WEST LAFAYETTE, Ind. -- Now you can have your cake and eat the candles, too, thanks to three Purdue University students who have created an edible birthday cake candle that uses hydrogenated soybean oil instead of petroleum-based paraffin.
The peppermint-flavored candles don't drip and have a slightly shorter flame height. Christened "Flavor Favors" by their student inventors, the soy-based candles burn an average 25 seconds longer than commercial candles.
The candles took first place in a recent universitywide undergraduate student competition sponsored by Purdue's Department of Agronomy and the Indiana Soybean Development Council. Inventors Amy Khal of Iowa City, Iowa , Rahul Nair of Jackson, Miss., and Adam Watkins of Goshen, Ind., all students in the Department of Agricultural and Biological Engineering, split a $5,000 prize.
The composition of the candles is 83 percent hydrogenated soybean oil; 16 percent glycerol, a sweet emulsifier; about 1 percent coloring; and a bit of concentrated peppermint oil for flavoring. A combination of fully and partially hydrogenated soybean oil gives the blue, red and yellow candles form and texture; the glycerol makes the candles slightly softer and easier to chew. The peppermint oil could be replaced by other flavors as desired, Khal said.
Watkins, who was the designated candle eater for the team, said he wants to continue work on replacing the cotton wick with something tastier. Watkins is maintaining a World Wide Web page for the project at http://pasture.ecn.purdue.edu/~watkins/info.html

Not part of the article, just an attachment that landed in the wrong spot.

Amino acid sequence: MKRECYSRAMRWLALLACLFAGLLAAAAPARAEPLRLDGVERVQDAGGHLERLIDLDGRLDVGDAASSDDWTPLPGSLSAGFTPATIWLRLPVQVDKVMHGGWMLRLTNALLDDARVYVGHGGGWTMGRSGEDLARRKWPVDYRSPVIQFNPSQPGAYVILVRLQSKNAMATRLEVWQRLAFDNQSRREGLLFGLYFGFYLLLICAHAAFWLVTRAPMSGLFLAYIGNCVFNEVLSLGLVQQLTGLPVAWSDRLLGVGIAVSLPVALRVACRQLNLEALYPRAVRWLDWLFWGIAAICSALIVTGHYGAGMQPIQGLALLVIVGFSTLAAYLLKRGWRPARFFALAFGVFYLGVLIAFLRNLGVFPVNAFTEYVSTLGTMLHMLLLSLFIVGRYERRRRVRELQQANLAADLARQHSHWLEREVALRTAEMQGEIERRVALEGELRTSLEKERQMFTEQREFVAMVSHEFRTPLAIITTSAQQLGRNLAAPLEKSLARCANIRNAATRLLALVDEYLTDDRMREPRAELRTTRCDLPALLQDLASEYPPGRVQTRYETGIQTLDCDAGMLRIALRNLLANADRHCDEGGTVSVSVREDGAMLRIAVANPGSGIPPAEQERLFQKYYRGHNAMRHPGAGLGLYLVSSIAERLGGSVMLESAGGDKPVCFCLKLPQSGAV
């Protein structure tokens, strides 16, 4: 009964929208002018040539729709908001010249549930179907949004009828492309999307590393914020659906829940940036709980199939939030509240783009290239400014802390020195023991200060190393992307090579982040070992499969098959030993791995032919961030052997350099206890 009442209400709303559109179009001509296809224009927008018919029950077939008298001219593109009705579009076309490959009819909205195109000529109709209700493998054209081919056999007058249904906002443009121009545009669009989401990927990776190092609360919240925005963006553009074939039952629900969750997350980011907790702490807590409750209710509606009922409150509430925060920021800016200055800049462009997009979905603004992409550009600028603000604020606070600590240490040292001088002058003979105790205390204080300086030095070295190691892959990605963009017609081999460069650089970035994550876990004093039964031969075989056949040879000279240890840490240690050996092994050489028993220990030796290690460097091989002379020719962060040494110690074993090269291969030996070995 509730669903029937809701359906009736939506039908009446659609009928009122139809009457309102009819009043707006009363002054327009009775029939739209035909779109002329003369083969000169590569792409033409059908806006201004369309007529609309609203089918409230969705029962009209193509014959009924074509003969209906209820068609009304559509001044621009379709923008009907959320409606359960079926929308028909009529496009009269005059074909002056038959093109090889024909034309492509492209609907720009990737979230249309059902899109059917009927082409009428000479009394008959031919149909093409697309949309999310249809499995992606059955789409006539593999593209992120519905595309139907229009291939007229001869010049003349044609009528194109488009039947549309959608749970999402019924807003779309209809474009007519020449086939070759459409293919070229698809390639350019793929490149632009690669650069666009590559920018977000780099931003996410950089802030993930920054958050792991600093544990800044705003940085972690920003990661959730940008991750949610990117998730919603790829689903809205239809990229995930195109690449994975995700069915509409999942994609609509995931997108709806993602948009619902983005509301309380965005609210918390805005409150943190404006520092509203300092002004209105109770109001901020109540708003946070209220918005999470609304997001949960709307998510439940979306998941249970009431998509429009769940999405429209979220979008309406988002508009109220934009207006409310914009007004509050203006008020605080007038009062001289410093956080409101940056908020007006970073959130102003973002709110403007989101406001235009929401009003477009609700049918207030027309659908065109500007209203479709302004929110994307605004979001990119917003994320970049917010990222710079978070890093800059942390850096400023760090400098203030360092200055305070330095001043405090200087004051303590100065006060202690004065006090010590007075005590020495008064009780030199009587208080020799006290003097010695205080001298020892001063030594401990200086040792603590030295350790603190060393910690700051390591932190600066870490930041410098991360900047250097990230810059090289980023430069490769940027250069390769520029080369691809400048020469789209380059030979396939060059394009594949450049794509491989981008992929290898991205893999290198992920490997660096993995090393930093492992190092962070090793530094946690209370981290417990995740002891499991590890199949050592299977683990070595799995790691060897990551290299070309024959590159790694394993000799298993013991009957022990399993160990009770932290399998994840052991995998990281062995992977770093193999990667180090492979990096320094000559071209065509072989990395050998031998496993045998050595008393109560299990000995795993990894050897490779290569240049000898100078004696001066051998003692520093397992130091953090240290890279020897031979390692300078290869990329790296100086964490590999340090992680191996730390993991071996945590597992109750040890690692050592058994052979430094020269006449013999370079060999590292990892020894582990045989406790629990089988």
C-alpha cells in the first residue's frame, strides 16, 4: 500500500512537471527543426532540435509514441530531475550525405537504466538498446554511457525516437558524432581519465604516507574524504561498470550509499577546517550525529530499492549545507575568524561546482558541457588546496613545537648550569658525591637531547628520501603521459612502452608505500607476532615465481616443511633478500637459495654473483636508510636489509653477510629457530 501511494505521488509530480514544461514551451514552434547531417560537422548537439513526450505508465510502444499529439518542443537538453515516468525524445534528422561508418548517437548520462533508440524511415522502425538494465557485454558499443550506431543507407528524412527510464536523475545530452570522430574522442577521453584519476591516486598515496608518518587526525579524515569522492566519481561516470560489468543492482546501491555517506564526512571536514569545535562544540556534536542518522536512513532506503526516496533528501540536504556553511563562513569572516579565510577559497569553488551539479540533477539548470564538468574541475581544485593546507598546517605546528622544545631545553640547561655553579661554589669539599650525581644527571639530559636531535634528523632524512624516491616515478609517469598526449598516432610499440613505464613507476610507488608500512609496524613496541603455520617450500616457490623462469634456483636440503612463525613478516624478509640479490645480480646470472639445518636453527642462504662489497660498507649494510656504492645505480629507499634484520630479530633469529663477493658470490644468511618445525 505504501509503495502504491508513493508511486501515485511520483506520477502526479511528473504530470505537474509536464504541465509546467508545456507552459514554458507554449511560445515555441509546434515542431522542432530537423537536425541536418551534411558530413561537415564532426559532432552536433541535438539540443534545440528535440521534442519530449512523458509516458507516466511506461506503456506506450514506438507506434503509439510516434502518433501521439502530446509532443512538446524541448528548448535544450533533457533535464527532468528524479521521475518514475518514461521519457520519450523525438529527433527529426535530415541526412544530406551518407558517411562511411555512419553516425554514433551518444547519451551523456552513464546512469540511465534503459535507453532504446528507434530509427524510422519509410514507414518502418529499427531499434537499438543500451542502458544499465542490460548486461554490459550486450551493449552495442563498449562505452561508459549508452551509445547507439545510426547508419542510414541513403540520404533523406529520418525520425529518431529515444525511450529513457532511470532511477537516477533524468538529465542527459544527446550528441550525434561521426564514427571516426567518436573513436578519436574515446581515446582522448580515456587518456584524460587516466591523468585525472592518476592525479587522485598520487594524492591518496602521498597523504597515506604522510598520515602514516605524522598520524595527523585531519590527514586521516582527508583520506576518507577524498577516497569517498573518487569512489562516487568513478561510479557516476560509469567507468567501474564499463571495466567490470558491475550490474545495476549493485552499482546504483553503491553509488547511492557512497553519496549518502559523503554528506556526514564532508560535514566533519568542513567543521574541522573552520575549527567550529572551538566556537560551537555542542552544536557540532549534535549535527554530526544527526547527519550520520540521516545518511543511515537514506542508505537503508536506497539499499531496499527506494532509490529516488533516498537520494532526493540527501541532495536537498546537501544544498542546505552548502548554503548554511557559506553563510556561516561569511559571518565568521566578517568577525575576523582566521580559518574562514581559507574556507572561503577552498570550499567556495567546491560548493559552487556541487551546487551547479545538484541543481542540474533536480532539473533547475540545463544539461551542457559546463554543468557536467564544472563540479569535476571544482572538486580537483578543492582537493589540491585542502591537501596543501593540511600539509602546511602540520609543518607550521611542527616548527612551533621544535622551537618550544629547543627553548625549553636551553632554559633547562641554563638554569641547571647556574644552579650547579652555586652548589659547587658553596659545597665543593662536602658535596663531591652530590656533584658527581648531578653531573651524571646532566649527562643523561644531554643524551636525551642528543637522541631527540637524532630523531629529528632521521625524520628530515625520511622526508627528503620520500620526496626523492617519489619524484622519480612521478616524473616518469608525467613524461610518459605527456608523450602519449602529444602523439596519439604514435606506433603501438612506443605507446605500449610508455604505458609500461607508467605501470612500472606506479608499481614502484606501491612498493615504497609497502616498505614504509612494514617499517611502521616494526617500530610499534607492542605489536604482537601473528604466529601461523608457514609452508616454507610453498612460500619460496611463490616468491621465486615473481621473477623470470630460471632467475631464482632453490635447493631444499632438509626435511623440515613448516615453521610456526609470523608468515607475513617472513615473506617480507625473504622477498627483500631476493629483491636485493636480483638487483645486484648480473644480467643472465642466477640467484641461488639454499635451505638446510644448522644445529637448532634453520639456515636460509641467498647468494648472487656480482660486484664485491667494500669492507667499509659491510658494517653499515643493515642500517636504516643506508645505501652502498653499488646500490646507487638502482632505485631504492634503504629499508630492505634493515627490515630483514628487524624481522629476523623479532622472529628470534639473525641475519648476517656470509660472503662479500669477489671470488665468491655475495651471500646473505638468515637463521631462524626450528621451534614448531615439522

CONTACT: Chris Sigurdson, Purdue Agricultural Communications Service, (765) 494-8415; Internet, email@example.com
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"As families have fewer children, and people live longer, the need for more sibling cooperation in the care of aging family members becomes a must," says Victor Cicirelli, professor of human development and author of the book, "Sibling Relationships Across the Life Span."
He says this will be particularly important in the next 15 years when baby boomers start to retire. "It's like a hurricane offshore that hasn't hit yet," says Cicirelli. "When we start getting these huge numbers of people entering old age, there simply won't be enough community resources available to care for them."
"Sisters are the glue that keeps families together. In fact, older people report feelings of greater security in old age if they have living sisters. That isn't the case for brothers. However, that doesn't mean that men can't assume more responsibility in caring for parents and aging siblings."
Cicirelli says siblings show a tendency to reach out to each other as they age. "If you are in your 60s or 70s and lose a spouse -- and your children are spread around the country -- then you do gravitate to that sister or brother who may be nearby."
He suggests that getting brothers to assist with the care of aging relatives may require only asking them. "People later in life say, 'I know I could ask my siblings for help and they would do it.' The problem is they really don't ask that much help of each other."
Caregiving for the aging is one of many topics covered in Cicirelli's new book, in which he attempts to survey and summarize sibling research across the life span.
CONTACT: Victor Cicirelli, (765) 494-6925; Internet: email@example.com
Compiled by Amanda Siegfried, (765) 494-4709; Internet, firstname.lastname@example.org